6. Method according to claim 1, wherein said access point terminal (2) is configured to measure the bandwidth available in said external network.
7. Method according to claim 1, wherein the bandwidth in said external network is measured using an interface between said access point terminal's (2) external network driver and said access point terminal's (2) driver for the communication with said connected client terminals (4).
8. Method according to claim 1, wherein the bandwidth in said external network is measured using active and/or passive measurement algorithms, in particular by sending probe packets or measuring interarrival times between packets.
9. Method according to claim 1, wherein said access point terminal (2) is configured to measure the amount of traffic forwarded between said external network and said connected client terminals (4).
10. Method according to claim 1, wherein the duration of said access point terminal's (2) presence periods is increased and/or the duration of its absence periods is decreased in case the amount of traffic forwarded between said access point terminal (2) and said connected client terminals (4) is below a predetermined amount of the bandwidth available in said external network.
11. Method according to claim 1, wherein the duration of said access point terminal's (2) presence periods is decreased and/or the duration of its absence periods is increased in case the amount of traffic forwarded between said access point terminal (2) and said connected client terminals (4) is reasonably close to or above a predetermined amount of the bandwidth available in said external network.
12. Method according to claim 1, wherein the interval between said access point terminal's (2) absence/presence periods is decreased in case the amount of traffic forwarded between said access point terminal (2) and said connected client terminals (4) is below a predetermined amount of the bandwidth available in said external network.
13. Method according to claim 1, wherein the interval between said access point terminal's (2) absence/presence periods is increased in case the amount of traffic forwarded between said access point terminal (2) and said connected client terminals (4) is reasonably close to or above a predetermined amount of the bandwidth available in said external network.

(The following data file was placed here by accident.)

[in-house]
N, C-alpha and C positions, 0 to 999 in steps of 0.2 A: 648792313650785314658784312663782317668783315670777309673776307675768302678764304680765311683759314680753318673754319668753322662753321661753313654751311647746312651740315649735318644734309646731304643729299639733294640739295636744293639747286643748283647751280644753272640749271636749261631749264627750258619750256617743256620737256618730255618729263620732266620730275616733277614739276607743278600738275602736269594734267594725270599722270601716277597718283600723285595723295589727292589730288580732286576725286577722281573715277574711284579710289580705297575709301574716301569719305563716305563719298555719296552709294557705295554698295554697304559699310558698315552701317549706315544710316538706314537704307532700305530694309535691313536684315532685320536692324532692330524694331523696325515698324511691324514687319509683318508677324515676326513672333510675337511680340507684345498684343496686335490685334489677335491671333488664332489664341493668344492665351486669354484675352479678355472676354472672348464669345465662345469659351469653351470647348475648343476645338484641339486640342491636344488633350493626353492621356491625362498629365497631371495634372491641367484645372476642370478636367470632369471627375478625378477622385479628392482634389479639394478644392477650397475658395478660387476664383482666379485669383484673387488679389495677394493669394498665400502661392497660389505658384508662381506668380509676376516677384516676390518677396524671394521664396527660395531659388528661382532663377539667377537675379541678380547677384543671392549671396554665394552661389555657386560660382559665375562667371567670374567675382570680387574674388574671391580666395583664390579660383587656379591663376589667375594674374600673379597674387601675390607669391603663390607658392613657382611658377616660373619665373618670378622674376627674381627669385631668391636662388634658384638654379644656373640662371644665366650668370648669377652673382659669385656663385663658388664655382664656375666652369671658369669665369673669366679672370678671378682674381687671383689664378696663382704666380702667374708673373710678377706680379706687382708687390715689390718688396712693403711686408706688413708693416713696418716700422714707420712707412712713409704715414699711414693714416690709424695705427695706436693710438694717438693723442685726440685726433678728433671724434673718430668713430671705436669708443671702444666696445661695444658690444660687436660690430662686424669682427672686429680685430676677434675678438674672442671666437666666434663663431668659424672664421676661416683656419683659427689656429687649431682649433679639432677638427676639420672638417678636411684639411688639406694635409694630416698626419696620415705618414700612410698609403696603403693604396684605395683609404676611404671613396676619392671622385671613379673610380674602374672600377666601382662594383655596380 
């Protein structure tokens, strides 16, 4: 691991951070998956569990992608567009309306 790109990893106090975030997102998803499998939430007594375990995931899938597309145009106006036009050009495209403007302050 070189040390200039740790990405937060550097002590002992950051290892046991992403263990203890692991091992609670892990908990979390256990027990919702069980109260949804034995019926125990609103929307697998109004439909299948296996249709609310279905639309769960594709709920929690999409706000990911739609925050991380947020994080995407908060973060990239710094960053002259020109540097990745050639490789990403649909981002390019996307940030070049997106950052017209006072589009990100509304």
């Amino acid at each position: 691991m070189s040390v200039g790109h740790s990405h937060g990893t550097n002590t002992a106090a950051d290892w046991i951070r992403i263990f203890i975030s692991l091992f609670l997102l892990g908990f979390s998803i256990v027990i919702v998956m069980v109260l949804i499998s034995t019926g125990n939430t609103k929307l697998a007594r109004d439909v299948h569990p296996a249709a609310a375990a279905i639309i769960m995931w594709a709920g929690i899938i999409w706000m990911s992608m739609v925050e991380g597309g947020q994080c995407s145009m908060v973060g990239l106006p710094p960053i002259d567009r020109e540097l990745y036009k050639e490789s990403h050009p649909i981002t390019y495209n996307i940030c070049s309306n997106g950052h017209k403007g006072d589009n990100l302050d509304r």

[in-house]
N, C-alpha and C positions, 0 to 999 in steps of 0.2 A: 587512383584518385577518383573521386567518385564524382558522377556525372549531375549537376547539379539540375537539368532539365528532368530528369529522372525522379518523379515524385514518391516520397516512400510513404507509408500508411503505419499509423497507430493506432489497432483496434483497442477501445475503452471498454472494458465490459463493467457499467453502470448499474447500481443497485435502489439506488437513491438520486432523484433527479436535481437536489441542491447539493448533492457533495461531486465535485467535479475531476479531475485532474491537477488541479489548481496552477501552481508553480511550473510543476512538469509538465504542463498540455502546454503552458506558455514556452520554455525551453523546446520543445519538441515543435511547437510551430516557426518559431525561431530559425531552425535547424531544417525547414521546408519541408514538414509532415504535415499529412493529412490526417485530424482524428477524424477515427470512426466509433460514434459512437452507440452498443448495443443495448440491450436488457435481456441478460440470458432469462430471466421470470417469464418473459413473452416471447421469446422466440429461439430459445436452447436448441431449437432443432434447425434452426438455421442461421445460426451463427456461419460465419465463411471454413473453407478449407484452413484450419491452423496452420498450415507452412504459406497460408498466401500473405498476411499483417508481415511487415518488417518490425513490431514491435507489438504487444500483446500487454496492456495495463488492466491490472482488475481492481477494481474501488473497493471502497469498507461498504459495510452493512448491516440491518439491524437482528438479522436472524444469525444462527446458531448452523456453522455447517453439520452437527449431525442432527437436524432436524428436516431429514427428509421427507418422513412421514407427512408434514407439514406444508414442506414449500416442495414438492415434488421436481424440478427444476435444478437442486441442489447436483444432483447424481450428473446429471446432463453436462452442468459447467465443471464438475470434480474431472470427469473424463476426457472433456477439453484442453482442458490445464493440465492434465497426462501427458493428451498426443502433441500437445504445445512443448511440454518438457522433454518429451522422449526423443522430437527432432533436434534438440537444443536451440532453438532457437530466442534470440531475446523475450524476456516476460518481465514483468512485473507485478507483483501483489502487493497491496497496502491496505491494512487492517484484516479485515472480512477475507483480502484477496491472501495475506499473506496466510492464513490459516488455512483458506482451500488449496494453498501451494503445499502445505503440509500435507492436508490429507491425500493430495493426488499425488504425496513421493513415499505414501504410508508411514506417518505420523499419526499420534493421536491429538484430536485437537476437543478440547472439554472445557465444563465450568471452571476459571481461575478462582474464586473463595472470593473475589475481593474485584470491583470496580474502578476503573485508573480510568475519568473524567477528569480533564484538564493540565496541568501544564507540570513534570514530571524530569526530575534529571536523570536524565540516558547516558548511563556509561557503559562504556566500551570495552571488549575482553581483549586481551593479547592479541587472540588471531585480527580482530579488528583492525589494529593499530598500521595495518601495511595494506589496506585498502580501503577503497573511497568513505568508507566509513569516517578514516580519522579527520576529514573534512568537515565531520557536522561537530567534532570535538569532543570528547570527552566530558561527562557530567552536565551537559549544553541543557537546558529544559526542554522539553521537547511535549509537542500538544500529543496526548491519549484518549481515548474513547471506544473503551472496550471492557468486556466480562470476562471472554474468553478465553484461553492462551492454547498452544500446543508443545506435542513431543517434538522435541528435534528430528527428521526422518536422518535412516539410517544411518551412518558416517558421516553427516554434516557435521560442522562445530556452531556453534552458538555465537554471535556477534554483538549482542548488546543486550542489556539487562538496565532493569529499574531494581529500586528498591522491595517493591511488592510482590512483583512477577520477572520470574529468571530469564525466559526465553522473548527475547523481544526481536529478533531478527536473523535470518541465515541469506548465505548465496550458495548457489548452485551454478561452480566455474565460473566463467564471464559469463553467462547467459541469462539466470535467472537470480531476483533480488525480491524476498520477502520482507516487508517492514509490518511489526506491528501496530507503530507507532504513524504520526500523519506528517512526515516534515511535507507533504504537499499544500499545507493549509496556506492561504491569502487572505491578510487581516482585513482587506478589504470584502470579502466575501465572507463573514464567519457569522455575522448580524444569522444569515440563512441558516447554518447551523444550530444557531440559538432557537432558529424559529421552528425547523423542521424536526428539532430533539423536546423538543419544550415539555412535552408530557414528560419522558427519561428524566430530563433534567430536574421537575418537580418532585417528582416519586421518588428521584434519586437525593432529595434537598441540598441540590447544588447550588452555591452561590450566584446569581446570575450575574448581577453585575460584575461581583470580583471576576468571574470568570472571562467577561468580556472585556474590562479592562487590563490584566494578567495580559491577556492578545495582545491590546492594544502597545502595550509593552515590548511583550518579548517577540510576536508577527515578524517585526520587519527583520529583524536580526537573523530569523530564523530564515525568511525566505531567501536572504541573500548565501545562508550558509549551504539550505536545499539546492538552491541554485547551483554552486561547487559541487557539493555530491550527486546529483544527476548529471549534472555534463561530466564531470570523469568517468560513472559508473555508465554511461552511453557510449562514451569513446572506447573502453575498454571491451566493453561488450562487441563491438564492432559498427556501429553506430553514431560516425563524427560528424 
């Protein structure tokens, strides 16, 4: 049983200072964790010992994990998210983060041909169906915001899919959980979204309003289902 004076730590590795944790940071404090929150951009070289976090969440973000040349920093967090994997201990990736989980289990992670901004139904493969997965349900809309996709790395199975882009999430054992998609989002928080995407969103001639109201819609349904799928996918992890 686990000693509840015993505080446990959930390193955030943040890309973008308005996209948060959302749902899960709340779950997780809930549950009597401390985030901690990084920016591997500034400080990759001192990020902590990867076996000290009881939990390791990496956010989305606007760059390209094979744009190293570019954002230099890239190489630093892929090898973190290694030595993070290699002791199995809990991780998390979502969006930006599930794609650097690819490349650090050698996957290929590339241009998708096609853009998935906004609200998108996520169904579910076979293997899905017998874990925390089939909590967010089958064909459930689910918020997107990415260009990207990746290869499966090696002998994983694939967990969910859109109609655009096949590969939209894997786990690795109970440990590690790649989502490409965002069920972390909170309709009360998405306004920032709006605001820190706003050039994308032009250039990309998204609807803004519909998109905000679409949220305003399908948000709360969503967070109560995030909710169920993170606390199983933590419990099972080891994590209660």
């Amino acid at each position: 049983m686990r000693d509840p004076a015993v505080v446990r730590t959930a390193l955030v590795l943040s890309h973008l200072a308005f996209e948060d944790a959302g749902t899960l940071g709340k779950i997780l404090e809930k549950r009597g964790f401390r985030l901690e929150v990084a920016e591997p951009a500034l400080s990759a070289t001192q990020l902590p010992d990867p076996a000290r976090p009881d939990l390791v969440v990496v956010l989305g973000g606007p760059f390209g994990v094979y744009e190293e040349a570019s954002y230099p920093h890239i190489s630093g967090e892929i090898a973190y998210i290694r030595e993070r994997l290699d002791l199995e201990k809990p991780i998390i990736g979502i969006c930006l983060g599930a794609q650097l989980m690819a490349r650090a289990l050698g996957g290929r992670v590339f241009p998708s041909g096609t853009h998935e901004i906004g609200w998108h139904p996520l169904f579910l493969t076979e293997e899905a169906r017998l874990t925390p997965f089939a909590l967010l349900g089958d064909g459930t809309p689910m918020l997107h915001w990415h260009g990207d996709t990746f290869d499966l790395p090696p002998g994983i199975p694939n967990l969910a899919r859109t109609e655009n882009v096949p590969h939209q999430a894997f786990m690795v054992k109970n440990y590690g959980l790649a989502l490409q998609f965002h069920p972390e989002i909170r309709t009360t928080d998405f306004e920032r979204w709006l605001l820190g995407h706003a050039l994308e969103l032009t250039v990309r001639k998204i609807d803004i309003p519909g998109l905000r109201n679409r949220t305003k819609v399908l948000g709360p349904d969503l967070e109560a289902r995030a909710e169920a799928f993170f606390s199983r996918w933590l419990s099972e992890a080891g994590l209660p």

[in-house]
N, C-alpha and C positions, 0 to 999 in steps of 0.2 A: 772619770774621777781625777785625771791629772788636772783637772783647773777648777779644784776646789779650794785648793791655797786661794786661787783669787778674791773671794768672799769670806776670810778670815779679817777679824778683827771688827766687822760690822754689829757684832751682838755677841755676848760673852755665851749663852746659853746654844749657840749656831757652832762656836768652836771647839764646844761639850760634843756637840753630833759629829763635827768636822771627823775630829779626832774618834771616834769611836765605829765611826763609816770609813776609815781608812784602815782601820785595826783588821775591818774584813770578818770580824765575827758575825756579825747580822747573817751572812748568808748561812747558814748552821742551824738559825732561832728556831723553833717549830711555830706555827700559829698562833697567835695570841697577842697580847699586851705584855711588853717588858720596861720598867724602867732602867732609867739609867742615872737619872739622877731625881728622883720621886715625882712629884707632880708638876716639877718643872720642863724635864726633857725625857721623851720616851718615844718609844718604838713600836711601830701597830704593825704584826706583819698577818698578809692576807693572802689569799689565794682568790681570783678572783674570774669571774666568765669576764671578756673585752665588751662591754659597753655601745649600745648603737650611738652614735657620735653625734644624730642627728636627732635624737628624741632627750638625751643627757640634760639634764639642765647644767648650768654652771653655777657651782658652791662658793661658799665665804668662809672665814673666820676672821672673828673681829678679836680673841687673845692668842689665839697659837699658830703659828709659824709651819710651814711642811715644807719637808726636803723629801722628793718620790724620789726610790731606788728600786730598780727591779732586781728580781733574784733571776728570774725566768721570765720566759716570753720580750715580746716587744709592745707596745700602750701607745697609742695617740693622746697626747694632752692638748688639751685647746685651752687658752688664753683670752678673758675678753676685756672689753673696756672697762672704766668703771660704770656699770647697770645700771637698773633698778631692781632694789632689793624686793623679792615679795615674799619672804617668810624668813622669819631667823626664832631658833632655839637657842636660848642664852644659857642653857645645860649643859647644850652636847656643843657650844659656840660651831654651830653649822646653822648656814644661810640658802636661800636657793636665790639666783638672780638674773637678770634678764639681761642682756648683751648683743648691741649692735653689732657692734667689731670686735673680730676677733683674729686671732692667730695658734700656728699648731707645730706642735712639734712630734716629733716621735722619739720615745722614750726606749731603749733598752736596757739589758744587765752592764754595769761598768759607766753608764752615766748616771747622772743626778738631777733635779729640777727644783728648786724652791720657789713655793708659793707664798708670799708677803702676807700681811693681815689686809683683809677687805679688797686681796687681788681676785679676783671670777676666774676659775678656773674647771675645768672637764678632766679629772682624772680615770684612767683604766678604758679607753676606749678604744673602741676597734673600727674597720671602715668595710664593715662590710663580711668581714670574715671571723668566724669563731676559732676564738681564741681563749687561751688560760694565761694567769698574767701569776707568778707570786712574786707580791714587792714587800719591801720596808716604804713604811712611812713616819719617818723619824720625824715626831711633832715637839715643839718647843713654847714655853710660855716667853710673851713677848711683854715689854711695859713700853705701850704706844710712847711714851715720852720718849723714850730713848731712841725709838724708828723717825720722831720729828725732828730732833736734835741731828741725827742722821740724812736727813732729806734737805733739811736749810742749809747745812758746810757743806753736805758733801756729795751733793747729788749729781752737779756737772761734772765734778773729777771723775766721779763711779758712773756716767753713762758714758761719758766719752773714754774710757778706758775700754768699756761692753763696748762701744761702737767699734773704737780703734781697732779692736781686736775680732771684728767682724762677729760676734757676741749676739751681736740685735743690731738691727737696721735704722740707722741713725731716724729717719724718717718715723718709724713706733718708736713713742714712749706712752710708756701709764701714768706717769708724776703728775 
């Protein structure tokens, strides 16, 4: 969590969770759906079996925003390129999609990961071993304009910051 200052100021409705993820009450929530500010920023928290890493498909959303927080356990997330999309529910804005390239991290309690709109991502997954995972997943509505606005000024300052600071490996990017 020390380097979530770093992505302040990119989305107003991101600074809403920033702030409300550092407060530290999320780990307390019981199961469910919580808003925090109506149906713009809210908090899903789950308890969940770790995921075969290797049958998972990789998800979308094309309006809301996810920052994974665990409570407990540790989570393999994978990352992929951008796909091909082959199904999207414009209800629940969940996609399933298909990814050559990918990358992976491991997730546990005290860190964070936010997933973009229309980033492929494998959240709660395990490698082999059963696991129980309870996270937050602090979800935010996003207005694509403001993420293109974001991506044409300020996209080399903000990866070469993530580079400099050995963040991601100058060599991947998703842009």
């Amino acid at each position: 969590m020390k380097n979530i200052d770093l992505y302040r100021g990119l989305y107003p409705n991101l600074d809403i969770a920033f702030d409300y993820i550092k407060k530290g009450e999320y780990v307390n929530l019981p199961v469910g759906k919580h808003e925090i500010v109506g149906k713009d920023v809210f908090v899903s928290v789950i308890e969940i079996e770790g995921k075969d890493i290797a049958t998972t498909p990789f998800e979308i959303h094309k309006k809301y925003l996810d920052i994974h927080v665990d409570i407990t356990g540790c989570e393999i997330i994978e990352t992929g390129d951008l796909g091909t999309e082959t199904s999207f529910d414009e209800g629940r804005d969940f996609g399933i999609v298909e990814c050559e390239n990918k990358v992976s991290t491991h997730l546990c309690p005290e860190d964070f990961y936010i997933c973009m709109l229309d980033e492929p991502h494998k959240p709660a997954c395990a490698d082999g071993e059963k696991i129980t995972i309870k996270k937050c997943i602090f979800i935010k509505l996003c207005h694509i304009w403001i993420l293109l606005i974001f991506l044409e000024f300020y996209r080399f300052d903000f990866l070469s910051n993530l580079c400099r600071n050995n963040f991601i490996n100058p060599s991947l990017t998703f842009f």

14. Method according to claim 1, wherein said access point terminal (2) is configured to establish an adapted power saving schedule in case applications do not offer enough traffic to reach the predetermined amount of bandwidth available in said external network.
15. Method according to claim 1, wherein the adaptation of the absence/presence periods' duration and/or interval parameters takes into consideration a percentage of bandwidth available in said external network that said access point terminal (2) is willing to provide to said connected client terminals (4).
16. Method according to claim 1, wherein the adaptation of the absence/presence periods' duration and/or interval parameters takes into consideration the amount of battery power left said access point terminal (2).
17. Wireless terminal, in particular for executing a method according to claim 1, said terminal being operated as an access point - access point terminal (2)—that connects a set of one or more client terminals (4) to an external network, wherein said access point terminal (2) is enabled to establish a schedule of absence periods during which said connected client terminals (4) are not allowed to transmit data to said access point terminal (2), wherein the absence periods together with corresponding presence periods are scheduled at regular intervals and have certain durations, characterized in that said access point terminal (2) is configured to execute an adaptation of the absence/presence periods' duration and/or interval parameters on the basis of the bandwidth available in said external network and the amount of traffic transmitted between said access point terminal (2) and said connected client terminals (4).
US13/395,664 2010-06-28 2010-06-28 Method for operating a wireless terminal as an access point and wireless terminal Active 2032-06-02 US9100977B2 (en)